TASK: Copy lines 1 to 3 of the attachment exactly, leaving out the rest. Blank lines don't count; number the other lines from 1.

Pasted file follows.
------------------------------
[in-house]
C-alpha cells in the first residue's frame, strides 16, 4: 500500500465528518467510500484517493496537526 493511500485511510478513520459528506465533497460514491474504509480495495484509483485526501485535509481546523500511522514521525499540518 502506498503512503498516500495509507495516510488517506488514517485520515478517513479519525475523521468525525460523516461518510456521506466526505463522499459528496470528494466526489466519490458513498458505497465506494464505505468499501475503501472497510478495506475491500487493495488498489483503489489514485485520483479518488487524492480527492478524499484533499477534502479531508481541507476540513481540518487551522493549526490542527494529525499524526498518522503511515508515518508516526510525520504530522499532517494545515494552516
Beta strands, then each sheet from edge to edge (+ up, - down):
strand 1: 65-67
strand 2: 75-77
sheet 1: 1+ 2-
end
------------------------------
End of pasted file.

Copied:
[in-house]
C-alpha cells in the first residue's frame, strides 16, 4: 500500500465528518467510500484517493496537526 493511500485511510478513520459528506465533497460514491474504509480495495484509483485526501485535509481546523500511522514521525499540518 502506498503512503498516500495509507495516510488517506488514517485520515478517513479519525475523521468525525460523516461518510456521506466526505463522499459528496470528494466526489466519490458513498458505497465506494464505505468499501475503501472497510478495506475491500487493495488498489483503489489514485485520483479518488487524492480527492478524499484533499477534502479531508481541507476540513481540518487551522493549526490542527494529525499524526498518522503511515508515518508516526510525520504530522499532517494545515494552516
Beta strands, then each sheet from edge to edge (+ up, - down):